The land that carries the legacy of different eras, Turkey, showcases architecture influenced by Byzantine, Ottoman, and Seljuk architecture. Changes in the contemporary architecture of the country are observed because of international transformations and political and social developments. The architecture of Turkey can be described as a consequence of many different periods of the republic. Turkey-one of the earliest permanently settled regions in the world is a country located partly in Asia and partly in Europe, acting both as a barrier and a bridge between the two continents. This emerging country has a strategic geopolitical location and regional power. The land, influenced by various people who inhabited its territory over centuries, carries rich cultural legacies. Currently home to 19 UNESCO world heritage sites, Turkey is one of the most visited countries in the world.
Although Turkey is most famous for its churches, Medrese, tomb monuments, and domed mosques, the vernacular housing in the country has an equally prolific history. Starting with basic and primitive dwellings, such as tents, the vernacular architecture of Turkey became more settled with the rise of the empire as the peripatetic lifestyle changed. Turkish architecture peaked during the Ottoman period with the Turkish Neoclassical Architecture Movement (also known as the First National Architectural Movement). However, architecture started to change after the 1930s due to the rise of foreign architects. By the time of the Second National Architectural Movement (during World War II), the planners aimed to create modern yet nationalistic architecture.
Turkey is one of the countries that have an array of traditional housing cultures that have developed with their unique characteristics. The architecture differs from different regional features and the surrounding environment. The factors affecting the form of the dwelling include climate, geographical location, social and urban structure, spatial organization, and available materials. The houses were designed considering the natural topography and climatic conditions. They were designed to fortify the surroundings rather than dominate them.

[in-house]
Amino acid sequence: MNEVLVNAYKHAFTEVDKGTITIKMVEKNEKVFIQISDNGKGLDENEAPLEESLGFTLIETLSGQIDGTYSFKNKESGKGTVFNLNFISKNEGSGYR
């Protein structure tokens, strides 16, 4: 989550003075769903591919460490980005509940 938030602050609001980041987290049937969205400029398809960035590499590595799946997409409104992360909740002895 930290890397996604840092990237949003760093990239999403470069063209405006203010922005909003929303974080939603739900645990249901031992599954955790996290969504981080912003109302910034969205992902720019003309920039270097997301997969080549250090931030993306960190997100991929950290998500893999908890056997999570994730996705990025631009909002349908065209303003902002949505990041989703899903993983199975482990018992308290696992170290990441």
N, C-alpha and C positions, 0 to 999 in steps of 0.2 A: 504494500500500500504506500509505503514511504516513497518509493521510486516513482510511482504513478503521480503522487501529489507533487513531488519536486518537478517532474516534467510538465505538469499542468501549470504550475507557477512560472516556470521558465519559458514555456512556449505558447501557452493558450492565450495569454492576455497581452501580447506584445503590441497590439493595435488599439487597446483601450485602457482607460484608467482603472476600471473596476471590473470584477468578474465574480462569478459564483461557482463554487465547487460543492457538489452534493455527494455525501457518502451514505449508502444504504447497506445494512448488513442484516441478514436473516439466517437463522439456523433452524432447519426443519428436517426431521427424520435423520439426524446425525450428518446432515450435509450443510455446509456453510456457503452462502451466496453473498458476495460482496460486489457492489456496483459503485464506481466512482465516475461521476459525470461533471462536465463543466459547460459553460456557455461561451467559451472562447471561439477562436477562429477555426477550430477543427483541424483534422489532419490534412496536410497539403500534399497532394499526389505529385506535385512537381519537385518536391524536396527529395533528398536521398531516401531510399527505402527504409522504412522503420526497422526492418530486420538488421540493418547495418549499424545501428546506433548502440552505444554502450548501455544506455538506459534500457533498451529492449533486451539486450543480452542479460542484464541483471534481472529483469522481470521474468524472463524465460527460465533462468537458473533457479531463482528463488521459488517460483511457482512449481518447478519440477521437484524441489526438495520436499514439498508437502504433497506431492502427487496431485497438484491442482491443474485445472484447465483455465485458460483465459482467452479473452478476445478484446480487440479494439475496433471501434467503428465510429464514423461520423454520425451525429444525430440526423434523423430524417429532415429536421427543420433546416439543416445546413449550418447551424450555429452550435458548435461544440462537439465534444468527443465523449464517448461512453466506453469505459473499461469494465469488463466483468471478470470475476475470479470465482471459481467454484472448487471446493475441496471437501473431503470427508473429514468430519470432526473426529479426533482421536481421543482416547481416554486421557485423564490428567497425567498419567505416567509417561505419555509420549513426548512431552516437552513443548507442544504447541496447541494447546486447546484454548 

The Ottomans believed in building practical houses and that there was no waste of resources. They found a large house to be ostentatious. The houses they built were simple in construction. All the elements of the house are not just functional but also have philosophical and symbolic meanings.
Planning and layout
Turkish vernacular houses are not settled on a grid plan, unlike in other countries. The streets were constructed upon building the houses. The human scale and the climate determined The sizes of the streets. For example, the streets in hot and rainy regions are narrow and are generally protected. The houses respected each other’s privacy and did not block the view, wind, or sun from each other